Jinho Choi is a Senior Specialist and Deputy Group Head at AMRO, and Kimi Xu Jiang is an Economist at AMRO.

AMRO History Book launch

Looking back into history to trace the origin of the ASEAN+3 Macroeconomic Research Office (AMRO) has been a long but exciting journey. When we were asked to join AMRO’s History Book Project team, neither of us imagined the depth and breadth that our roles would encompass. Over the last two and-a-half years, we have been involved not just with every aspect needed to publish the book — right down to paper type and weight — but also promotional activities such as how best to launch the book and the timing of the release.

AMRO turns 10 this year, and the subject of our book is the Asian financial crisis of 1997-1998: the provenance for closer financial cooperation among ASEAN+3 economies (the 10 ASEAN economies plus China; Hong Kong, China; Japan and Korea).

The crisis was also the genesis of AMRO, with AMRO’s primary mandates being threefold:

First, to detect early the risks and vulnerabilities of the 14 member economies and provide policy advice to address the risks.

Second, to support the implementation of the USD240 billion Chiang Mai Initiative Multilateralisation (CMIM), which helps members resolve liquidity shortages.

Third, to provide technical assistance to members to strengthen their capacity for economic analysis.

The Asian financial crisis was triggered by speculative attacks, but what distinguished that crisis from past crises was the sudden stop in cross-border lending and the quick reversal of capital flows, reflecting the high mobility of capital flows in international financial markets. So in effect, financial globalization can be identified as the underlying cause of the Asian financial crisis.

The Asian financial crisis also demonstrated how quickly the affected economies were able to recover and to do so beyond the expectations of most experts and international organizations. Specifically, the affected economies took the bitter medicines of economic and financial adjustments, including tight monetary and fiscal policies, bank restructuring, structural reforms, and strengthening of regulatory frameworks.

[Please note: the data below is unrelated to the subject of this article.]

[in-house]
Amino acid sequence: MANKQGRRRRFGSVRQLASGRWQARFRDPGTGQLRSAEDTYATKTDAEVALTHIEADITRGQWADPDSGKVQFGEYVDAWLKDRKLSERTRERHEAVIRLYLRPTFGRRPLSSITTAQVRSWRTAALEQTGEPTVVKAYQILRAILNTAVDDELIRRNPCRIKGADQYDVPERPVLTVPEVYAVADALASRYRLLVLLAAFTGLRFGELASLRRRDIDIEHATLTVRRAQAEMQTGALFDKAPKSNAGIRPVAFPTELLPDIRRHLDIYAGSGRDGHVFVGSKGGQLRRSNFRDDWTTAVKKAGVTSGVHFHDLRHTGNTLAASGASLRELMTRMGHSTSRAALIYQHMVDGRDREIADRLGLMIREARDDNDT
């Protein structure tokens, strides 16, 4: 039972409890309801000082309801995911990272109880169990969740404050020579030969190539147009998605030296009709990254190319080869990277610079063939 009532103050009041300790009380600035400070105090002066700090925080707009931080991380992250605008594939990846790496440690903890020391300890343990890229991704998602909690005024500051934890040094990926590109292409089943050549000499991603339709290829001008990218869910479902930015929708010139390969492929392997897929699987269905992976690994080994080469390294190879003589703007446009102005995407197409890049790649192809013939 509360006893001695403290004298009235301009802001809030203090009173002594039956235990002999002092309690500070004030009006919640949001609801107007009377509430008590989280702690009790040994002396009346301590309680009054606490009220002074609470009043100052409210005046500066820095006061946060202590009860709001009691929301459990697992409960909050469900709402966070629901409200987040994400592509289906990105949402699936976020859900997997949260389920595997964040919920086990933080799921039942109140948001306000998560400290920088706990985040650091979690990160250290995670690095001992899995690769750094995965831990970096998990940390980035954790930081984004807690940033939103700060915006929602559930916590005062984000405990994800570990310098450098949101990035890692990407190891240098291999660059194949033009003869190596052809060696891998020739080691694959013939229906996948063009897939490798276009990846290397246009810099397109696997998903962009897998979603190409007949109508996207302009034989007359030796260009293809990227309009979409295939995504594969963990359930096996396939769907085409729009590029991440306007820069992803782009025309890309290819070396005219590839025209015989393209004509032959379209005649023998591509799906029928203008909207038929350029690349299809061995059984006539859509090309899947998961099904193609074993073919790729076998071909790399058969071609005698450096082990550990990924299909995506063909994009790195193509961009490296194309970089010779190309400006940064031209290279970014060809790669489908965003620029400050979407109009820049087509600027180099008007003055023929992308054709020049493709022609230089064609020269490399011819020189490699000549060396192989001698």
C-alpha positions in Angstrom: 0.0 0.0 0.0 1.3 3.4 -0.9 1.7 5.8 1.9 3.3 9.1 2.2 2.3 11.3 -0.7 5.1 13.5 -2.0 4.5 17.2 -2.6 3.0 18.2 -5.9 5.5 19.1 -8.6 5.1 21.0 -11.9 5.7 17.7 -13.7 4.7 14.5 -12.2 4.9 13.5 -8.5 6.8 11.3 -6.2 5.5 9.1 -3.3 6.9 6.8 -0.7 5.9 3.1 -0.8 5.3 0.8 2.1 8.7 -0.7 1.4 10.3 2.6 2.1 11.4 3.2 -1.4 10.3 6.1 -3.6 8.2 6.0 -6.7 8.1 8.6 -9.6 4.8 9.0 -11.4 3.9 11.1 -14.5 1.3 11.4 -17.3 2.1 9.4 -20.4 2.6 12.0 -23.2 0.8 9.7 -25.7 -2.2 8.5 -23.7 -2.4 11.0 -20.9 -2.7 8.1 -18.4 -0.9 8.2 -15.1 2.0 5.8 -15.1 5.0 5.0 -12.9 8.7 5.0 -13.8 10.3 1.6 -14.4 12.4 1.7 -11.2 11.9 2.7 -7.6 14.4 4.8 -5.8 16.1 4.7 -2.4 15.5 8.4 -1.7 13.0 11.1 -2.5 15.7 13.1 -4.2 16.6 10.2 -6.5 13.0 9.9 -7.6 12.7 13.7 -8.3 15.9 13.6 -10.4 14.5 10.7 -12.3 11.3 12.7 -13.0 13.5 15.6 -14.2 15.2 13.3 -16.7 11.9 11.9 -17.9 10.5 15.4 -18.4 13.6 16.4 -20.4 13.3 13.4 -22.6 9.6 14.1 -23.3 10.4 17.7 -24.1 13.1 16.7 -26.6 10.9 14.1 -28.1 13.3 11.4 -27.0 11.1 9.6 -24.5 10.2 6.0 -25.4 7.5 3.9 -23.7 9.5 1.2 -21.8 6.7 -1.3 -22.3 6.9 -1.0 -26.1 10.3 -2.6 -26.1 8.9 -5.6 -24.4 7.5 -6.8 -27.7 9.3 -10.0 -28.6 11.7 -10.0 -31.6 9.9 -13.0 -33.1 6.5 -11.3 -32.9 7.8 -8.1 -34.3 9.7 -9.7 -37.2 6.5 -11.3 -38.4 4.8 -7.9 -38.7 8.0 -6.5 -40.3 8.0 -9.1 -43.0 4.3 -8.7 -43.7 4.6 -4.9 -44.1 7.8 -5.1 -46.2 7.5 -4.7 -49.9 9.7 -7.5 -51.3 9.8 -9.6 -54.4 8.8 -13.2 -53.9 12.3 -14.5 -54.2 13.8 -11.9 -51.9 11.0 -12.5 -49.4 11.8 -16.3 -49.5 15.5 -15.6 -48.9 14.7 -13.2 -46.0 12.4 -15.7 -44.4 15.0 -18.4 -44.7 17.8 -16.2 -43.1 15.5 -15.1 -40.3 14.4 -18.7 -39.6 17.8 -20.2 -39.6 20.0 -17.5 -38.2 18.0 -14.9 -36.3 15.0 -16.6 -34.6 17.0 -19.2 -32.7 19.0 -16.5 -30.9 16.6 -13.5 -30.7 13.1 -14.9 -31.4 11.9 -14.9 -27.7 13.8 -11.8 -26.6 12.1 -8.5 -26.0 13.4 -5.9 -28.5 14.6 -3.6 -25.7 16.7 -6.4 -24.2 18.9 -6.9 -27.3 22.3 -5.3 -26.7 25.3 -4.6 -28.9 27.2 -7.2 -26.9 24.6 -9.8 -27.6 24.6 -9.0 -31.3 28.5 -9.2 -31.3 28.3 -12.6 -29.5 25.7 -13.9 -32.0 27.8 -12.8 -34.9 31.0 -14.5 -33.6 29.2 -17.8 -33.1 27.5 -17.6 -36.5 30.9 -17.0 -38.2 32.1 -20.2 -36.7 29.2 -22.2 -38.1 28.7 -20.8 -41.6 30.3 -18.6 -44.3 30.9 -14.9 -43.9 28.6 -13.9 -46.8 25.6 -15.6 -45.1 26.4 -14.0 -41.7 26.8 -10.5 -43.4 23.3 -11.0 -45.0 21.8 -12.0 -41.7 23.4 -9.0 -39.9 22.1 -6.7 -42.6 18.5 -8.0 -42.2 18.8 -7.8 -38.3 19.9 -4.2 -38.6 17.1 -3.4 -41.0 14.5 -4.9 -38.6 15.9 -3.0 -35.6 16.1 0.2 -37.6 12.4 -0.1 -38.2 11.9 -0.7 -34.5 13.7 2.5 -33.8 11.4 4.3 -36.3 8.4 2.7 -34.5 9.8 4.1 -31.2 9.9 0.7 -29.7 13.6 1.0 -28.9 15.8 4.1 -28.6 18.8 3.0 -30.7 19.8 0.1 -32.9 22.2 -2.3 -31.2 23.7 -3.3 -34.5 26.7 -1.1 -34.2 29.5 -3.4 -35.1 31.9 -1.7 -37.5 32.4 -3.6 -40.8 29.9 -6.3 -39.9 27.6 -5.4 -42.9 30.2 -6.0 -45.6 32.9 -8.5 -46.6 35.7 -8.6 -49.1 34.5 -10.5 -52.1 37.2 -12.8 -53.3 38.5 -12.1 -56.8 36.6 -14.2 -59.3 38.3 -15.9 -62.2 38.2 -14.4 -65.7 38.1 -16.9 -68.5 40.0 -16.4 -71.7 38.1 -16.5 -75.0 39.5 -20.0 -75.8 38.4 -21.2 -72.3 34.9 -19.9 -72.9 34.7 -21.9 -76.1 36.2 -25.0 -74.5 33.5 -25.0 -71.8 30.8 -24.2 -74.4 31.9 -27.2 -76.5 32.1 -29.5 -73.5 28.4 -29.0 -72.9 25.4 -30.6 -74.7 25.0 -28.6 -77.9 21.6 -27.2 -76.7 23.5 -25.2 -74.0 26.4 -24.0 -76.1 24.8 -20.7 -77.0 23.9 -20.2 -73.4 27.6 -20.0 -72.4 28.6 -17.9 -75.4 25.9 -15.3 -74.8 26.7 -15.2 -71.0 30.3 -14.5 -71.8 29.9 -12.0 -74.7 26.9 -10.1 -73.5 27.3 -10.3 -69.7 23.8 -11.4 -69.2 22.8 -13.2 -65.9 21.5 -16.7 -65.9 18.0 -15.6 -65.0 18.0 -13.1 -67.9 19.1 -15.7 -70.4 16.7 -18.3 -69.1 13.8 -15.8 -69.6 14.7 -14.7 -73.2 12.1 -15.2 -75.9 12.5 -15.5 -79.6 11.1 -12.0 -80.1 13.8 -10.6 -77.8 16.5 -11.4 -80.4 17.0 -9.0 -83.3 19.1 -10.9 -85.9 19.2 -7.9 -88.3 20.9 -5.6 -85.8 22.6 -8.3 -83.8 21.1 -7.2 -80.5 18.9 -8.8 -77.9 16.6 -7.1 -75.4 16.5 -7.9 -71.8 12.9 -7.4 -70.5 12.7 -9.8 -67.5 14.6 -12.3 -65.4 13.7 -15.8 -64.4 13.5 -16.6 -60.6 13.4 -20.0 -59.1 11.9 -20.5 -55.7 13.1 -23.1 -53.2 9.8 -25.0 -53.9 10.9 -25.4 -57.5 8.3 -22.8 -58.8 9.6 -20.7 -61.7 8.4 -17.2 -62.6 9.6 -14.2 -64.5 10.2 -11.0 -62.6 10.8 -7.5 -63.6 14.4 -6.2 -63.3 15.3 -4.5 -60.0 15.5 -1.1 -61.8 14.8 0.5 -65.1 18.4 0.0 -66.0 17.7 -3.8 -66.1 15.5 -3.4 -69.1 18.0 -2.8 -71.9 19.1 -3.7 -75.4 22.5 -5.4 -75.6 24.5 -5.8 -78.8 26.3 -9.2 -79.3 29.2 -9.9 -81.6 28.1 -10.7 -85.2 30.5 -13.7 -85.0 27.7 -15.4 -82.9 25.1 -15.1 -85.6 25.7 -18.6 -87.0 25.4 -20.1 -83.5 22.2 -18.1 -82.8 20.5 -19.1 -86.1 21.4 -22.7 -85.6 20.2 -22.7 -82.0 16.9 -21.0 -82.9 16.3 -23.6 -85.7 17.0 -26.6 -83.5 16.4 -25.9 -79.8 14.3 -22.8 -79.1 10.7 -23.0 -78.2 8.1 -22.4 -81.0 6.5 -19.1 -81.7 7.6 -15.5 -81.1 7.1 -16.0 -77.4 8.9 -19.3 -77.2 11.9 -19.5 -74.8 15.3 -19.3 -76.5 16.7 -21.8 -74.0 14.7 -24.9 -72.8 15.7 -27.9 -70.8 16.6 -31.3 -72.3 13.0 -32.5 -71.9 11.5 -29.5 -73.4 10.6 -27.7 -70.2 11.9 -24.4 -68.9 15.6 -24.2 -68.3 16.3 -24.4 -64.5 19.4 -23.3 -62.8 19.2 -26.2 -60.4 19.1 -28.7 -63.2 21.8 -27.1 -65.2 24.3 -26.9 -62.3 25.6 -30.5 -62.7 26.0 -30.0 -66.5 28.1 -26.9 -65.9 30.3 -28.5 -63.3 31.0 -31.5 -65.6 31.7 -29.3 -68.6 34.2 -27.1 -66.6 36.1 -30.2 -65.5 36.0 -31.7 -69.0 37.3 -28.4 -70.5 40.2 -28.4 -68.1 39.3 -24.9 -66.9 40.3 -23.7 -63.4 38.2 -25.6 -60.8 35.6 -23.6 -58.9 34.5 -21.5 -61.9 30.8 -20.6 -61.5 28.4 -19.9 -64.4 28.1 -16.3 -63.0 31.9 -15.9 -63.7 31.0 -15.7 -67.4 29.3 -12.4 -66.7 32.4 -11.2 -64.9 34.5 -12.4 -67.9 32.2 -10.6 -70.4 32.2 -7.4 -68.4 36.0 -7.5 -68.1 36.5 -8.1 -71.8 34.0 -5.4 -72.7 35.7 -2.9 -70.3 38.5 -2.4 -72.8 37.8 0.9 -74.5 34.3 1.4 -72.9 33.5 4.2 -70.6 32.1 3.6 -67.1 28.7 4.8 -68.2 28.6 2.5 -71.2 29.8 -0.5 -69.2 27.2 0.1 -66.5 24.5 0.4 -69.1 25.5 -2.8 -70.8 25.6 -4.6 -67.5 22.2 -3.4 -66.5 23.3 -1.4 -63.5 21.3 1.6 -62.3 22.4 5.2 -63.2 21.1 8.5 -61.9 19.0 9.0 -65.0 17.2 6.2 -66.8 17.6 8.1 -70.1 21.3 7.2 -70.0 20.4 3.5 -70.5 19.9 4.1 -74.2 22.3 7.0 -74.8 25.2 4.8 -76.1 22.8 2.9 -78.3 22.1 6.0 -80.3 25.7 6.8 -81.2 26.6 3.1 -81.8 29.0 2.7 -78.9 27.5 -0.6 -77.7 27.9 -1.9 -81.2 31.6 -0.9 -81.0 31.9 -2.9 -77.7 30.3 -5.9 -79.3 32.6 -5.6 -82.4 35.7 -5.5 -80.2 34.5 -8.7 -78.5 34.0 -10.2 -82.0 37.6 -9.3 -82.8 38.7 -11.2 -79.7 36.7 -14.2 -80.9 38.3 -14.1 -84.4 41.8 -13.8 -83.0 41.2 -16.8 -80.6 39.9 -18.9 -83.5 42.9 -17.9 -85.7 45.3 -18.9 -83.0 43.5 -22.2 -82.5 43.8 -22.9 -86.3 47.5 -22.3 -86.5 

The crisis underscored the indiscriminate and virulent nature of contagion which can spread like wildfire across the region. This realization provided the impetus for policy makers in the ASEAN+3 region to come together to establish the Chiangmai Initiative, a loose network of bilateral swaps between central banks to provide emergency liquidity support to each other.

In May 2009, in the aftermath of the global financial crisis when the region was hit by massive liquidity shock, ASEAN+3 policy makers decided to establish the CMIM as a regional financial safety net by multilateralizing the bilateral swap arrangements between the central banks.  They also agreed to set up an independent regional surveillance unit to monitor and analyze ASEAN+3 economies and support decision-making for the region’s financial safety net. AMRO was initially set-up in Singapore as a company limited by guarantee in April 2011 and was officially converted into an international organization in February 2016.